Here are 3 things you can do to start taking control of finding a fulfilling career.

1. Reflect on your recent career exploration and make a decision about what is next.

Consider all the possibilities of what is out there for you. Make a decision, for now at least, about how much time and energy you want to devote to exploring another career or side-gig. The sooner you make this decision, the less energy you will waste on things that aren’t important to you. Then, you can focus on enhancing happiness and the outcomes you want in your present life, whatever it contains. There is no right or wrong here, and I promise you that you can be happy either way. The question ultimately becomes, “What do I want to experience in my life?”

2. Make a full commitment to whatever you have chosen and love your reasons for your decision. Write down all the reasons why this is important to you. 

No matter what is next for you, having an amazing reason for why you are doing this for yourself will help you stay on track even when you aren’t motivated to do so, or even when it’s easier to stick with the familiar. 

For example, if you are choosing to move into a new career but are currently working in a different capacity, having a good “why” will make sure that you prioritize your new career. You’ll then be sure to carve out a minimum time each day or week to think about, and do things, to move forward in your new career. You will use a new lens with which to see each of the things you do in your life, and will understand how they help to shape and grow you for the new career you have chosen.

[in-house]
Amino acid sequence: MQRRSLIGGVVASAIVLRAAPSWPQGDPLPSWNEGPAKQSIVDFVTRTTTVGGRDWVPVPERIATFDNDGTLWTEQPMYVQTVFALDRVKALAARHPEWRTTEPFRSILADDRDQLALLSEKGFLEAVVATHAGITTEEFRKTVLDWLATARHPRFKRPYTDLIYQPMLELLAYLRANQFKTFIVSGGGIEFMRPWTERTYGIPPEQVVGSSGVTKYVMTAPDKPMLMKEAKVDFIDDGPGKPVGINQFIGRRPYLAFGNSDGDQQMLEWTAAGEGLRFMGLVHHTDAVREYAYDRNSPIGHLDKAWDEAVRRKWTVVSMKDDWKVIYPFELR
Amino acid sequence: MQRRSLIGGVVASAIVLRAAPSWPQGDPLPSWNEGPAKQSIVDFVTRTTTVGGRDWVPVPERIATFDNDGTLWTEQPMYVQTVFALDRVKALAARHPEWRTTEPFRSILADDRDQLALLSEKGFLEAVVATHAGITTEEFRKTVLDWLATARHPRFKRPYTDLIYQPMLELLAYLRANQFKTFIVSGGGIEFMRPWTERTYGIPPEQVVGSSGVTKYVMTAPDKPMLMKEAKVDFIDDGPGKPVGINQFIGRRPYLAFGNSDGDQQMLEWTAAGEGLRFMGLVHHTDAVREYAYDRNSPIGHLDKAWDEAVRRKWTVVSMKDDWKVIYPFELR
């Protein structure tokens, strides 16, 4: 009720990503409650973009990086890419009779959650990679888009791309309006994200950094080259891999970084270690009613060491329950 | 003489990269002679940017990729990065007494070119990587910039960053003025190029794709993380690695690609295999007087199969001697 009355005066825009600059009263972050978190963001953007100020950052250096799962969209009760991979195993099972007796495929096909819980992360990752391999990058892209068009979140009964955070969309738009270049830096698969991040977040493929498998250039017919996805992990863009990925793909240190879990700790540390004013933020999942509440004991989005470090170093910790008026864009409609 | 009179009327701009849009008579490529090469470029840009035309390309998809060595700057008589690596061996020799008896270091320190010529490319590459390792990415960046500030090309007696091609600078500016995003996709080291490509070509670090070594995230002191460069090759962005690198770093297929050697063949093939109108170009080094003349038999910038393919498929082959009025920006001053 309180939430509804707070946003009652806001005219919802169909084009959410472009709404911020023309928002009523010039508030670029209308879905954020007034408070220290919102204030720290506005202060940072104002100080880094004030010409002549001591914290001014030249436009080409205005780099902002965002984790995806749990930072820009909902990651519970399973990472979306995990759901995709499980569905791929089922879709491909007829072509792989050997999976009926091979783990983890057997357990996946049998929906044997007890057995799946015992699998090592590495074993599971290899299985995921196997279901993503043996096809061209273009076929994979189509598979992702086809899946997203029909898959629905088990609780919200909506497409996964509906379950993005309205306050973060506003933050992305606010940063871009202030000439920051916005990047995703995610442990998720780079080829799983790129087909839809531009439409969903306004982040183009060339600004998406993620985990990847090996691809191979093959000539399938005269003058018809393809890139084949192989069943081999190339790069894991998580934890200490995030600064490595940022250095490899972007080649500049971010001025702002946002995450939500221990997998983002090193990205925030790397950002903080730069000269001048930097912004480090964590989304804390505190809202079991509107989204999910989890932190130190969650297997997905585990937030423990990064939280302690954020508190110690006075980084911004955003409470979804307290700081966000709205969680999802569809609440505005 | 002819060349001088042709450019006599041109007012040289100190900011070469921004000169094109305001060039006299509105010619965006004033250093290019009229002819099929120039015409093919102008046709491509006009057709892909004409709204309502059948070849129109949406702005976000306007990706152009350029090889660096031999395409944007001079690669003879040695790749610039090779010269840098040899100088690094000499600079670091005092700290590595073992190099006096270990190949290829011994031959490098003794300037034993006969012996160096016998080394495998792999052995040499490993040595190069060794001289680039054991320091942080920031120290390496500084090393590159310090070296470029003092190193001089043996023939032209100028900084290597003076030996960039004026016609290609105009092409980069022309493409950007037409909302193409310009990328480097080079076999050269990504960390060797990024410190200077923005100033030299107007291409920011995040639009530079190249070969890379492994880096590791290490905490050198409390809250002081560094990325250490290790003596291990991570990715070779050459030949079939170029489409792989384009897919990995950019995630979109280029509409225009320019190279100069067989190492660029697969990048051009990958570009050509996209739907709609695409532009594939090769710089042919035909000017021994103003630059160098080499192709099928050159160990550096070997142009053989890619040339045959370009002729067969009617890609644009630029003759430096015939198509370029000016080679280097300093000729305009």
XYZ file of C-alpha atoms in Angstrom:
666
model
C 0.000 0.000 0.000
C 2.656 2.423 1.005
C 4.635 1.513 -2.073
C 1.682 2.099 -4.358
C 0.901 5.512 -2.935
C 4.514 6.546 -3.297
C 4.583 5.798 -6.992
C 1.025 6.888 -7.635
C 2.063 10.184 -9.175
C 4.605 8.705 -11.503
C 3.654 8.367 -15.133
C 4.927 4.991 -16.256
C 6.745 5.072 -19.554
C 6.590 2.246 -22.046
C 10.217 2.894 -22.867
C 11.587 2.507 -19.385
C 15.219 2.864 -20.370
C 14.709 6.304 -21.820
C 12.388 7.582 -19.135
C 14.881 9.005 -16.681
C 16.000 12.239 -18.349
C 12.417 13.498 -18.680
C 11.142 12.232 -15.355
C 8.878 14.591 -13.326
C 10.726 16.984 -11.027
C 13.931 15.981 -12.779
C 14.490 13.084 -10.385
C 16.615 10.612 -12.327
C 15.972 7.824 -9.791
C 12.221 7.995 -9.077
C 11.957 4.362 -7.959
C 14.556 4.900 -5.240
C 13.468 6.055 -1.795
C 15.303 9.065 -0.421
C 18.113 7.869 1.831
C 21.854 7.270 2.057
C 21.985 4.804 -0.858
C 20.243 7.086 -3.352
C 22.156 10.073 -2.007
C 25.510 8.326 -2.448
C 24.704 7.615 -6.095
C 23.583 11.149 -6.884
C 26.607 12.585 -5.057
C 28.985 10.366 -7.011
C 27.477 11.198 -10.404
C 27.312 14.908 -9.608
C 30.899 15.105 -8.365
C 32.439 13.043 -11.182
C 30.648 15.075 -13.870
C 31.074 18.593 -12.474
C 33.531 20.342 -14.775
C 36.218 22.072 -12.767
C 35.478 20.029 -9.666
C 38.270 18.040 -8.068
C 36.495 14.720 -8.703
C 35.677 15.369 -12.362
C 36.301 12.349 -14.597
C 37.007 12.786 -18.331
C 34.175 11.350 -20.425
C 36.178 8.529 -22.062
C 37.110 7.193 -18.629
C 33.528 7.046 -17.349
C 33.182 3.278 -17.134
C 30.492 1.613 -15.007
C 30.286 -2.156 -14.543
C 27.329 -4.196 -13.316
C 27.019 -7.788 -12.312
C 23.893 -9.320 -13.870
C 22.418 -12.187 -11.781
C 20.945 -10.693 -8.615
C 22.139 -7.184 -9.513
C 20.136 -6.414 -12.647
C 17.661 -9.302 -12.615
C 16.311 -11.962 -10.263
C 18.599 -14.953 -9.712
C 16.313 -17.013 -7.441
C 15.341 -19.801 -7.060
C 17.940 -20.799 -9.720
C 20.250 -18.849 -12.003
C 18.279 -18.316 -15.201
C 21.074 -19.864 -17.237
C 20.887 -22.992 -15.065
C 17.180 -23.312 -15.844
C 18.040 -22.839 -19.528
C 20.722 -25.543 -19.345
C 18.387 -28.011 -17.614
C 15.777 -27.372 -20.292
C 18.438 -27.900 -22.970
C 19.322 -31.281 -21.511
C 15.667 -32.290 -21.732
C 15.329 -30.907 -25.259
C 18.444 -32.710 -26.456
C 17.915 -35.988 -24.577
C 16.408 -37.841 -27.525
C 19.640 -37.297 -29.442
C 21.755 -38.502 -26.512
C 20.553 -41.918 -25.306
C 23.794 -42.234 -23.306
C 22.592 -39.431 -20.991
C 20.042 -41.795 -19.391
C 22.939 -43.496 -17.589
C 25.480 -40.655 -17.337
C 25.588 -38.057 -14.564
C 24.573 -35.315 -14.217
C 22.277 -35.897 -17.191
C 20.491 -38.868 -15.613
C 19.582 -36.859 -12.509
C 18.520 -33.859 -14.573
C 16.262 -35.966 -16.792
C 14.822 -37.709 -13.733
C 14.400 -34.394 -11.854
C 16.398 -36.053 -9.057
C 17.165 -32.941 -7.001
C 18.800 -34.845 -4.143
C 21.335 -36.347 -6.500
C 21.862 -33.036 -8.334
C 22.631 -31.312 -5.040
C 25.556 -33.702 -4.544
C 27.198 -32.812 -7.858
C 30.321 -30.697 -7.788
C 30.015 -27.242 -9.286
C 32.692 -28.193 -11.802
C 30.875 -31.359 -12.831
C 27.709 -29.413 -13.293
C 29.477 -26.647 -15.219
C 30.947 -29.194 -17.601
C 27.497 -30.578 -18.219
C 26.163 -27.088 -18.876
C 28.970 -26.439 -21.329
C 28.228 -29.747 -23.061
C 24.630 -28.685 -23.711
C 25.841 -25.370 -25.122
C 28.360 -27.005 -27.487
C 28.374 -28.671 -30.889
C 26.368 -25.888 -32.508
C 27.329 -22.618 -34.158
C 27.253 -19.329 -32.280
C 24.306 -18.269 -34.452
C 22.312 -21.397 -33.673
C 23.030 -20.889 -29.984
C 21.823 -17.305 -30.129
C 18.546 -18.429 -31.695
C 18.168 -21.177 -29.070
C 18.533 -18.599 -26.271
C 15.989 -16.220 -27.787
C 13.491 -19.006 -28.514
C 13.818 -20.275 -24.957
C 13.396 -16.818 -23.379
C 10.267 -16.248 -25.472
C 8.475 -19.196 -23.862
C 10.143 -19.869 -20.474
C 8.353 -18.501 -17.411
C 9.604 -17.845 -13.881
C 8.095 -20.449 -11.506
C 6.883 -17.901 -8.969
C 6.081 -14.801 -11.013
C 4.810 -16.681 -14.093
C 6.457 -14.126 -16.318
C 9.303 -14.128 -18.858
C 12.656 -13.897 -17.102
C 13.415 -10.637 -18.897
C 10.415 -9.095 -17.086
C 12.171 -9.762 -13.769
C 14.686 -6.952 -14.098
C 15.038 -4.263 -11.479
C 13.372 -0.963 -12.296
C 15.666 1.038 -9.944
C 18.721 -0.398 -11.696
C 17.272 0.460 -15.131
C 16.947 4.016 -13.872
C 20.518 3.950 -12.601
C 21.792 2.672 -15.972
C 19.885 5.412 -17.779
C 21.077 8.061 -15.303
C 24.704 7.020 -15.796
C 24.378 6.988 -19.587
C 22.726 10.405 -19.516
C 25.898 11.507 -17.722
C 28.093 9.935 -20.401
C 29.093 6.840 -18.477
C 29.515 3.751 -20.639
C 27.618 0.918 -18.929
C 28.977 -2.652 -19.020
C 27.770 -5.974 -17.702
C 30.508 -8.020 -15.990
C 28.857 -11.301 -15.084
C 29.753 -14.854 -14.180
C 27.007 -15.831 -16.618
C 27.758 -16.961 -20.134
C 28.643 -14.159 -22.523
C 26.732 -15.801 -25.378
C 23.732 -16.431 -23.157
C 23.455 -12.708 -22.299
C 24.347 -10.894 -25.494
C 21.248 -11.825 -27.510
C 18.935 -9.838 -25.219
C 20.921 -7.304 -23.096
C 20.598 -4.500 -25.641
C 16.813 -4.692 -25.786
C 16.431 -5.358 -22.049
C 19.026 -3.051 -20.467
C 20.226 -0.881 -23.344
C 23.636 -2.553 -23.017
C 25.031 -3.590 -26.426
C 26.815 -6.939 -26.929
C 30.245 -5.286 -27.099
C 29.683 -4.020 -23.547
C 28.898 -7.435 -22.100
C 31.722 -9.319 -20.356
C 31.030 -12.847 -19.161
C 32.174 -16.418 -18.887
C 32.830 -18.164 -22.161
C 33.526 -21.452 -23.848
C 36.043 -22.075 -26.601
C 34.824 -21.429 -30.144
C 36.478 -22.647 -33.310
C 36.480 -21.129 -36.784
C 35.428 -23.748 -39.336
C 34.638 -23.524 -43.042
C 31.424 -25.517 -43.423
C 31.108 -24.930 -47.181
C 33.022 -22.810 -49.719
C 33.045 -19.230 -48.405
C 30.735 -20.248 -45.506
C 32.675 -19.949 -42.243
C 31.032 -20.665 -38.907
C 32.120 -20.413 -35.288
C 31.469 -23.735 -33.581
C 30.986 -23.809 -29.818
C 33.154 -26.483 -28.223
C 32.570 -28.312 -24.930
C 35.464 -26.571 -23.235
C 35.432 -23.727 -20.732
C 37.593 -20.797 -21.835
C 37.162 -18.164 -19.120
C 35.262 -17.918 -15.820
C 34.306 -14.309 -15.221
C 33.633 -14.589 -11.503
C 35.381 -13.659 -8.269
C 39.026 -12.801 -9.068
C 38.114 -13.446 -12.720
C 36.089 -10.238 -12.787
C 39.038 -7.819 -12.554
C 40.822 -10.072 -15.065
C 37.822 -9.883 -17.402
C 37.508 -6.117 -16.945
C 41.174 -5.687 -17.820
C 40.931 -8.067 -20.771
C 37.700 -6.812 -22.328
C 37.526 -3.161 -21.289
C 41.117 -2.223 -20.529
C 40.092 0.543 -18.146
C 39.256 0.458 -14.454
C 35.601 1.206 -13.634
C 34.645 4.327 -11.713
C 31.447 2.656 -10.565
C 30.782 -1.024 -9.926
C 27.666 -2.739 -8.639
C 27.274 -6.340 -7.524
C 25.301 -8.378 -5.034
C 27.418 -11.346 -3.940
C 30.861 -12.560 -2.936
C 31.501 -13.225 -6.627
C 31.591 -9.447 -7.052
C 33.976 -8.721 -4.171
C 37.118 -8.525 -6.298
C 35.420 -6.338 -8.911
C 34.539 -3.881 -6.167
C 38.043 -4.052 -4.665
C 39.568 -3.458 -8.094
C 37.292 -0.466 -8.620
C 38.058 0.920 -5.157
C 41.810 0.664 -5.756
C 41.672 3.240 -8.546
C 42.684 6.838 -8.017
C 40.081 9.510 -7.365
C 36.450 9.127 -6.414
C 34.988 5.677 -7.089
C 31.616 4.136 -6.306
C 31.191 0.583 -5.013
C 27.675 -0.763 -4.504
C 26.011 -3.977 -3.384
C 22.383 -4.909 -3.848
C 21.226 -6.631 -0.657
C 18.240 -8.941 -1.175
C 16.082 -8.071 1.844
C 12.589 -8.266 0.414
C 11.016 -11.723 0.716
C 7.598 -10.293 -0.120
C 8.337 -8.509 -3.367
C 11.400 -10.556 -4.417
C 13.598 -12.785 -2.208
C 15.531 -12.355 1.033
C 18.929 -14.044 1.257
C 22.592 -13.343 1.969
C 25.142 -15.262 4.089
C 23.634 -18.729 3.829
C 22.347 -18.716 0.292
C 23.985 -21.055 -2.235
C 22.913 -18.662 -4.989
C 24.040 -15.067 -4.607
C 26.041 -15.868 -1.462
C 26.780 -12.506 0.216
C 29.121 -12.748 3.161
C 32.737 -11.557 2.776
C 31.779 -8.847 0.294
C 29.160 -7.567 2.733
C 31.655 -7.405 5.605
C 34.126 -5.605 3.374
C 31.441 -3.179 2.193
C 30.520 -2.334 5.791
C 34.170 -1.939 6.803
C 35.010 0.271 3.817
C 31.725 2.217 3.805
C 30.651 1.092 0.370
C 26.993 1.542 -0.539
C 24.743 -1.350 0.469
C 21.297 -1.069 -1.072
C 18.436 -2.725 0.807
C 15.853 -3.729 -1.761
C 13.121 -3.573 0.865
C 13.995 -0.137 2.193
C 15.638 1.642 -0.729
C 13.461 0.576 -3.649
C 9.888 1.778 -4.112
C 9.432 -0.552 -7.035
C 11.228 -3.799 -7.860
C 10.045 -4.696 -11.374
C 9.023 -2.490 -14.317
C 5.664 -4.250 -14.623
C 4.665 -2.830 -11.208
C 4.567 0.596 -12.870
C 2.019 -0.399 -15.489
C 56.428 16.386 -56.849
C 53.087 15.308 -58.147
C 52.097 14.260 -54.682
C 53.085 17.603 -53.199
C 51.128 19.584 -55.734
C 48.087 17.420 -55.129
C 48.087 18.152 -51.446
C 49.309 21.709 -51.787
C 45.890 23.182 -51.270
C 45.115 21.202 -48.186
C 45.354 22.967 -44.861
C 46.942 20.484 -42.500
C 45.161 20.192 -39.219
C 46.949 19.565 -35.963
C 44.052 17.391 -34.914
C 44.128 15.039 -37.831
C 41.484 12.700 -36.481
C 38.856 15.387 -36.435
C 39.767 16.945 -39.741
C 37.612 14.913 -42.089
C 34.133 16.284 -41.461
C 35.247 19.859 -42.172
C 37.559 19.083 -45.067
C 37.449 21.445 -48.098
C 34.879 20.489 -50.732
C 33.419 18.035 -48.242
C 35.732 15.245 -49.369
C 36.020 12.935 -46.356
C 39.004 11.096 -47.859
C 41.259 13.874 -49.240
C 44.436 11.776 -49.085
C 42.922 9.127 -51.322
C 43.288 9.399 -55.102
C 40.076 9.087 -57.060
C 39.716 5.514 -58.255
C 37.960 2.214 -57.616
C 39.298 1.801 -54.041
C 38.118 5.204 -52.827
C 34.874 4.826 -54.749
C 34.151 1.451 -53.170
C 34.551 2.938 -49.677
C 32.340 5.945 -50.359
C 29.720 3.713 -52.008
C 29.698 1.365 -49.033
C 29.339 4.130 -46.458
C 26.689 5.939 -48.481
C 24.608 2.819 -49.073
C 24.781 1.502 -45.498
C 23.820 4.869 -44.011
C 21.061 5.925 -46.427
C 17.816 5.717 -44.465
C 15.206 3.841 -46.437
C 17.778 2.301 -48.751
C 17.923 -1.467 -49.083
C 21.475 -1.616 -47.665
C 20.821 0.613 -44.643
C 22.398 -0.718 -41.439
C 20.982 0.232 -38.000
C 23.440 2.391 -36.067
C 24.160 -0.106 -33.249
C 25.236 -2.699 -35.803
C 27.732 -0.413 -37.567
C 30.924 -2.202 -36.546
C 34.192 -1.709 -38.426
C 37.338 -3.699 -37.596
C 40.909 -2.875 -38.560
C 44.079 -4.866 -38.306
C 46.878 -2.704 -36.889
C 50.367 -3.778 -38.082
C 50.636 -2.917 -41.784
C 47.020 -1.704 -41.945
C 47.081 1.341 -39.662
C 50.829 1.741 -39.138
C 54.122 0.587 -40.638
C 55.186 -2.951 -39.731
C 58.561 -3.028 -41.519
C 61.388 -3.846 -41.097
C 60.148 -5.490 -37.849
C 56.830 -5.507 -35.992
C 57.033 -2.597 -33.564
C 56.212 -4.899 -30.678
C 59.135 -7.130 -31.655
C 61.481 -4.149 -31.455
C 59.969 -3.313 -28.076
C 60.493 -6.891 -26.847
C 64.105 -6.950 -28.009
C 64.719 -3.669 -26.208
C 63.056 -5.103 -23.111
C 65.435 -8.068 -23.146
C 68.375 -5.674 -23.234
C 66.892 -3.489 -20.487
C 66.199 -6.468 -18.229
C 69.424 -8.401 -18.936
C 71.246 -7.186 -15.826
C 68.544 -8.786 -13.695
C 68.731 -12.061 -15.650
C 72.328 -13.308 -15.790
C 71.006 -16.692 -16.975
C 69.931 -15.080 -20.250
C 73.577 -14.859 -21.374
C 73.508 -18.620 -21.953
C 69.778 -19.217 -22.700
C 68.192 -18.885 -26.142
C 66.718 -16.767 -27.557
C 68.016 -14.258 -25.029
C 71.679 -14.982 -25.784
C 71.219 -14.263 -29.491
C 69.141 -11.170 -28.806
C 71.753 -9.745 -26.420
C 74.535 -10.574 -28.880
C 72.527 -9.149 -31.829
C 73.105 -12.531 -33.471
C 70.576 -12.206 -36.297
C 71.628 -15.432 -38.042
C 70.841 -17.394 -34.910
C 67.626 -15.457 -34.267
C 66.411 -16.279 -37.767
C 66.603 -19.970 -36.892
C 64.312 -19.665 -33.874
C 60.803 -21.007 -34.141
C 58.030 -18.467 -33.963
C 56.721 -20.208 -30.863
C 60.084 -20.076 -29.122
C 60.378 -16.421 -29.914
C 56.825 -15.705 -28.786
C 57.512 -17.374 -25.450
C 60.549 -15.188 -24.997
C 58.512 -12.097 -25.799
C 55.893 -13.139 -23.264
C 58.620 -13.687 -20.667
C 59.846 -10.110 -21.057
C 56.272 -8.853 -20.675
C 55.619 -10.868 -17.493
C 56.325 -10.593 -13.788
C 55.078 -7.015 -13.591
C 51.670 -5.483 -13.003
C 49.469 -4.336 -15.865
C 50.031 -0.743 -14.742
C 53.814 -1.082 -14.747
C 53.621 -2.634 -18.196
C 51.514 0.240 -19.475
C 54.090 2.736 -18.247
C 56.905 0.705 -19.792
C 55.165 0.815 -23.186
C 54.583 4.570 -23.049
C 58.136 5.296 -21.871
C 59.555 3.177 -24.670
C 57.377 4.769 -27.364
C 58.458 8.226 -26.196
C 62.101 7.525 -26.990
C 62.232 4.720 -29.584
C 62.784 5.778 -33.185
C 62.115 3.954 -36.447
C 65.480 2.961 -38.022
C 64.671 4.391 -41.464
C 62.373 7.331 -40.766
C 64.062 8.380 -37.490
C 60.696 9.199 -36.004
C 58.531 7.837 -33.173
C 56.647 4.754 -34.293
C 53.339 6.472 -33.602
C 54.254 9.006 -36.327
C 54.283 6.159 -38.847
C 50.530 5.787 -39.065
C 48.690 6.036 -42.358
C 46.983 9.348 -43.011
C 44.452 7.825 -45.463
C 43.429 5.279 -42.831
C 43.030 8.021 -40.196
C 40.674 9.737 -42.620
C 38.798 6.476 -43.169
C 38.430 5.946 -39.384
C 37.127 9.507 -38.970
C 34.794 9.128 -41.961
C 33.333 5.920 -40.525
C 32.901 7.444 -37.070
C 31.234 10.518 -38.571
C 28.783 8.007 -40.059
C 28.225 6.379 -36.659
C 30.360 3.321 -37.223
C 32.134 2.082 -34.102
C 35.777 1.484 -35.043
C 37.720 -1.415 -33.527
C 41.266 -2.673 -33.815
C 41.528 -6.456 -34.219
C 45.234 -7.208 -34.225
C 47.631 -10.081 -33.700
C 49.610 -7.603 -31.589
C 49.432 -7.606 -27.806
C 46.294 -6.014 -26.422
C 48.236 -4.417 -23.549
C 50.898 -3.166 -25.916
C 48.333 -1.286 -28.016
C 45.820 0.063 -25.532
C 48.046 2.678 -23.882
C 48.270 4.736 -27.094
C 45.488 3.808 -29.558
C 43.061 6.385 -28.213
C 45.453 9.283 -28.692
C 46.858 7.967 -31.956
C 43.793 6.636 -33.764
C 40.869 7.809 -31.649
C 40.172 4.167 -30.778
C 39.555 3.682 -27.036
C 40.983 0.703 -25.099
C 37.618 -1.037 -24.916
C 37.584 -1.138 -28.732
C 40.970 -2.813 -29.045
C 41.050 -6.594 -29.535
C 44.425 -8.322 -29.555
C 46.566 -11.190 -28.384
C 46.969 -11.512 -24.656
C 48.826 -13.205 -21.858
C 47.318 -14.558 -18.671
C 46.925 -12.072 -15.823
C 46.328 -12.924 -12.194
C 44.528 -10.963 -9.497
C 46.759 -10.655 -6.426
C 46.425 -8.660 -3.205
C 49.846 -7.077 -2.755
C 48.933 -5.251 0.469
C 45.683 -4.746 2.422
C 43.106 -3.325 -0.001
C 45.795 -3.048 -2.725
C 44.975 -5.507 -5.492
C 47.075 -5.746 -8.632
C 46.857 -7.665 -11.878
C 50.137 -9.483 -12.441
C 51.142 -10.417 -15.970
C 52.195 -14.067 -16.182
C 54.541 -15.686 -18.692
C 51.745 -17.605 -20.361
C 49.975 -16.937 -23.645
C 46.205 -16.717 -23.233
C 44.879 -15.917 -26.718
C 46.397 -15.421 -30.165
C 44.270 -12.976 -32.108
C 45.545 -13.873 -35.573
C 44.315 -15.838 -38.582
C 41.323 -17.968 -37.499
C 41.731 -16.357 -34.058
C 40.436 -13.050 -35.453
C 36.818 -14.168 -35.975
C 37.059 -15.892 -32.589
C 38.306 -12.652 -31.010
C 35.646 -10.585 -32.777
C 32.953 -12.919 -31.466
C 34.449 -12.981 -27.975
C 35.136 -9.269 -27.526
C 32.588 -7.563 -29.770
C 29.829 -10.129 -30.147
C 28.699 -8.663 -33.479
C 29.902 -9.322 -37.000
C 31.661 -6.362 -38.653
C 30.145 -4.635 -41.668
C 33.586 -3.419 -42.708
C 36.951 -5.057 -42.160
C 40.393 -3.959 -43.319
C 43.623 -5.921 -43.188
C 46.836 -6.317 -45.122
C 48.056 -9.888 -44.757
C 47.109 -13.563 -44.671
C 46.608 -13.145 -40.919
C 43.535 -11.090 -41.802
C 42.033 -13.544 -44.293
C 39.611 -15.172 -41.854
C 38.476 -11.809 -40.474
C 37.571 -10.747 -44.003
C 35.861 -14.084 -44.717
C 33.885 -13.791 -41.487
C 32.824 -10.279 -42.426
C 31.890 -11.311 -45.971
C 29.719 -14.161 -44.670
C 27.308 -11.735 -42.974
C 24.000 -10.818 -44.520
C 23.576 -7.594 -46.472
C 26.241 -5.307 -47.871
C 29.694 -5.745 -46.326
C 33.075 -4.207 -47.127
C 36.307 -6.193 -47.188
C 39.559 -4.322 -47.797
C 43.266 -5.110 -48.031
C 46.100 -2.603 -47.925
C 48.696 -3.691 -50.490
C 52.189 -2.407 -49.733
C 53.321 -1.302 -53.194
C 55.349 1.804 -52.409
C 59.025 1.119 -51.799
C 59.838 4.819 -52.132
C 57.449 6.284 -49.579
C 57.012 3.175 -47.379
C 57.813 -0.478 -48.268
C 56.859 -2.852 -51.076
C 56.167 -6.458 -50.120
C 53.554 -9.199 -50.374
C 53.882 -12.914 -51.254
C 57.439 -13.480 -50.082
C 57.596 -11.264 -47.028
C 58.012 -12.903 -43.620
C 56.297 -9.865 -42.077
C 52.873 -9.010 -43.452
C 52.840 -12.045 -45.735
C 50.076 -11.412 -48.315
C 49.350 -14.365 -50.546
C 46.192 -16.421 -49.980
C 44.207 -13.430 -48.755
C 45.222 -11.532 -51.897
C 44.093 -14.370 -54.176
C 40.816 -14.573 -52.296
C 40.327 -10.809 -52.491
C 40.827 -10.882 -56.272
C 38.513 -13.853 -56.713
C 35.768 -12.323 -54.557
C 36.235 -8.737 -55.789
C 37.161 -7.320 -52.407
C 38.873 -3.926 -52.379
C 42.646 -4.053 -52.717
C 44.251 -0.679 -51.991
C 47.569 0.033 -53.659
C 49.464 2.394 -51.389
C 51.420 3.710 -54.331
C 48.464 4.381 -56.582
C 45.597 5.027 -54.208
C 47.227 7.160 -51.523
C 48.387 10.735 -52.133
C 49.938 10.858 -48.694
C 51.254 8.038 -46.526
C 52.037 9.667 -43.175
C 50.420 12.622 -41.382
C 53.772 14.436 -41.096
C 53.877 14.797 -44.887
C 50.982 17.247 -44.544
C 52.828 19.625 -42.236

If your recent exploration helped confirm for you that you want to stay in your current clinical or nonclinical position, that is great as well! Your commitment will help you to focus on finding solutions to optimize your experience of your current job.

No matter what you have chosen, when things feel hard, your mind is probably going to try to convince you to do the opposite. If you’re constantly putting yourself out there to learn about a new job opportunity, at some point your mind may convince you it’s better to stay put. Or, if you’ve chosen your current job, you may become distracted by the possibility of a change and something new. This is normal and okay, so I don’t want you to be surprised if and when it happens. Having a strong commitment to your decision will eliminate unnecessary confusion that distracts you from finding solutions and happiness on your chosen path. 

3. Make a plan for the very next thing you need to do. Identify any obstacles or barriers to executing on that first step, and devise strategies for how you will overcome them. Then, for each thing you need to do, put it on your calendar with a specific measurable goal in mind.

Taking the first step will give you the needed momentum to take subsequent steps. The challenge is often just taking that first step. If you can create a plan for how you’ll get it done, and then put it on your calendar, as long as you show up and do what you said you would, you’ll know it’s as good as done. Knowing you have a plan will enhance your self-confidence to make it happen. A plan will remove uncertainty about what to do next. Also, if you don’t follow your plan, you’ll have a very concrete experience to reflect on to understand what kind of thoughts got in your way. 

Playing The Game

Who would have thought that Chutes and Ladders, a game of chance, would have taught me something. 


My son received the game Chutes and Ladders this past year and has recently started enjoying playing it with me, either before he goes to daycare or at the end of the day before bedtime. 


I noticed feelings of impatience and boredom come over me this morning as we spun the spinner, again and again, but only to each find ourselves toward the bottom of the board, riding down the chutes, of which there are ten on the board, compared to nine ladders that advance one toward the finish.